ADVANCED table compression: an improvement

articles: 

Following previous blog re BASIC compression, here are a couple of simple tests with Advanced Compression - which is supposed to survive conventional DML.

For update, it is certainly more economical in space than basic compression, but it is by no means perfect and the row migration issue is still the same:

orclz>
orclz> create table t1 row store compress advanced as select * from all_objects;

Table created.

orclz> select blocks from user_segments where segment_name='T1';

    BLOCKS
----------
       512

orclz> update t1 set owner=owner;

90631 rows updated.

orclz> @?\rdbms\admin\utlchain

Table created.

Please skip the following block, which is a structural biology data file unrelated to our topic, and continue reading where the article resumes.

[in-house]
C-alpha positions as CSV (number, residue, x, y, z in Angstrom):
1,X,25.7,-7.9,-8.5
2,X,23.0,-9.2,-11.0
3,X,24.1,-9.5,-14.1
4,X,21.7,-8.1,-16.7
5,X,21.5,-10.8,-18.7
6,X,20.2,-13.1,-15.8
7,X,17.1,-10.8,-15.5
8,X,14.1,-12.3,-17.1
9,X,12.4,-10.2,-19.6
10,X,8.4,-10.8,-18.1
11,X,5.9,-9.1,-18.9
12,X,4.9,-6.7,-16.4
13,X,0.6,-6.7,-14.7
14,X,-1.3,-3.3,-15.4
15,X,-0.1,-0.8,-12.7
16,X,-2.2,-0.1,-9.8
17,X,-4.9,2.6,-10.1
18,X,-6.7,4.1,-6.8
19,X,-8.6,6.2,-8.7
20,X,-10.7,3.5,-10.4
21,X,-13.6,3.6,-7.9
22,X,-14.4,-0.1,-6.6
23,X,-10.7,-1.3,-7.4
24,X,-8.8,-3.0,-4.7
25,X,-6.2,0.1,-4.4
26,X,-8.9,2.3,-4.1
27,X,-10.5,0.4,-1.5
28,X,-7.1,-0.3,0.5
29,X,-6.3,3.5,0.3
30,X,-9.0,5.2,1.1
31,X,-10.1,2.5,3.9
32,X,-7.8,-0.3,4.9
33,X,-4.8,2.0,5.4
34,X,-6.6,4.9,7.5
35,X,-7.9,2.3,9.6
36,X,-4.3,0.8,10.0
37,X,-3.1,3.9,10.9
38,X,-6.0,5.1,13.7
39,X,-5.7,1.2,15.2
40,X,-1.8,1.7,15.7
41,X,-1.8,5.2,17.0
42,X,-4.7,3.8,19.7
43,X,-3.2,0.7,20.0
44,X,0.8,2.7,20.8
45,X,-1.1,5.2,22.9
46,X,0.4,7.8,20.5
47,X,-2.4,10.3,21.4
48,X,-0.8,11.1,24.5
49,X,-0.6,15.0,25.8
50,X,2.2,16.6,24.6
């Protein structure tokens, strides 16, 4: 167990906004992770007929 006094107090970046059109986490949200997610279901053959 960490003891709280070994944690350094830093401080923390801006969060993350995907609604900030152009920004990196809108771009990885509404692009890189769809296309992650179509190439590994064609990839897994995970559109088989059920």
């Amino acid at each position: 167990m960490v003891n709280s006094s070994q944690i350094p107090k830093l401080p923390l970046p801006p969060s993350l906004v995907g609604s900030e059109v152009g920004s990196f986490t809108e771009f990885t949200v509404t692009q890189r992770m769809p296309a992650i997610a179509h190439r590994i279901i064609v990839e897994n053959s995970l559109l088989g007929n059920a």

orclz> analyze table t1 list chained rows;

Table analyzed.

orclz> select count(*) from chained_rows;

  COUNT(*)
----------
     80713

orclz> select blocks from user_segments where segment_name='T1';

    BLOCKS
----------
      1024

orclz>

The real advantage of Advanced Compression is that it works with conventional INSERTs that go through the cache:
orclz>
orclz> create table bas_comp row store compress basic as select * from all_objects where 1=2;

Table created.

orclz> create table adv_comp row store compress advanced as select * from all_objects where 1=2;

Table created.

orclz> insert all into bas_comp into adv_comp select * from all_objects;

181268 rows created.

orclz> select blocks from user_segments where segment_name='BAS_COMP';

    BLOCKS
----------
      1408

orclz> select blocks from user_segments where segment_name='ADV_COMP';

    BLOCKS
----------
       512

orclz>
What about performance? Next article....

--
John Watson
Oracle Certified Master DBA
http://skillbuilders.com